Knowledge sharing for shared success in the decade on ecosystem restoration.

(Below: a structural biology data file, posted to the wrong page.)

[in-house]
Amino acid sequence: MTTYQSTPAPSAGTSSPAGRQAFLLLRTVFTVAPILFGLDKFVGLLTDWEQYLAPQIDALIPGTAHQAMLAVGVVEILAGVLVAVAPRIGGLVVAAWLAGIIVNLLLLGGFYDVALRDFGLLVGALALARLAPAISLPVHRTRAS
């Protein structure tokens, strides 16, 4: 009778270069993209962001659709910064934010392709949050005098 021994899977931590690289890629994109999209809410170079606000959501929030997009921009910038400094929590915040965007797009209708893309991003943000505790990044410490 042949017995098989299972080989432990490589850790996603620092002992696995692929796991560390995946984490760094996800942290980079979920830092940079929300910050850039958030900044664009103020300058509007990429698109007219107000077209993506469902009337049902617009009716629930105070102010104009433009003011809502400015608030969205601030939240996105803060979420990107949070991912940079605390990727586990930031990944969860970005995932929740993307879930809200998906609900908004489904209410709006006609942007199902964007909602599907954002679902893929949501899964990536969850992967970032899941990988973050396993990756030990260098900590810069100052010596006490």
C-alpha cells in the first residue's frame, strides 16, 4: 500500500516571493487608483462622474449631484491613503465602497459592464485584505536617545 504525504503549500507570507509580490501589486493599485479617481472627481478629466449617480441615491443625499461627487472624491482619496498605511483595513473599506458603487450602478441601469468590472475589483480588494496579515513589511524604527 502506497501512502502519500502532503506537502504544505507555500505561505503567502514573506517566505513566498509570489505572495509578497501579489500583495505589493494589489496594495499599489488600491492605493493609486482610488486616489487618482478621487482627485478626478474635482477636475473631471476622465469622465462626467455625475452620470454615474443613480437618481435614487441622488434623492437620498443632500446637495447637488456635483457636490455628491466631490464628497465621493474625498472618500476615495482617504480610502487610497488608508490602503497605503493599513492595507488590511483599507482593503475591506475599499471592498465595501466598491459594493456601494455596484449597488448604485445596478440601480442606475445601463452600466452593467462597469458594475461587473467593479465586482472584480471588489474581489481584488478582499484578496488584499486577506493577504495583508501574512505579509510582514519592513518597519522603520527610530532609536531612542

The Decade on Ecosystem Restoration aims to provide the means and incentives for upscaling restoration efforts worldwide. Although ecosystem restoration is a broad, interdisciplinary concept, effective ecological restoration requires sound ecological knowledge to successfully restore biodiversity and ecosystem services in degraded landscapes. We emphasize the critical role of knowledge and data sharing to inform synthesis for the most robust restoration science possible. Such synthesis is critical for helping restoration ecologists better understand how context affects restoration outcomes, and to increase predictive capacity of restoration actions. This predictive capacity can help to provide better information for evidence-based decision-making, and scale-up approaches to meet ambitious targets for restoration. We advocate for a concerted effort to collate species-level, fine-scale, ecological community data from restoration studies across a wide range of environmental and ecological gradients. Well-articulated associated metadata relevant to experience and social or landscape contexts can further be used to explain outcomes. These data could be carefully curated and made openly available to the restoration community to help to maximize evidence-based knowledge sharing, enable flexible re-use of existing data and support predictive capacity in ecological community responses to restoration actions. We detail how integrated data, analysis and knowledge sharing via synthesis can support shared success in restoration ecology by identifying successful and unsuccessful outcomes across diverse systems and scales. We also discuss potential interdisciplinary solutions and approaches to overcome challenges associated with bringing together subfields of restoration practice. Sharing this knowledge and data openly can directly inform actions and help to improve outcomes for the Decade on Ecosystem Restoration.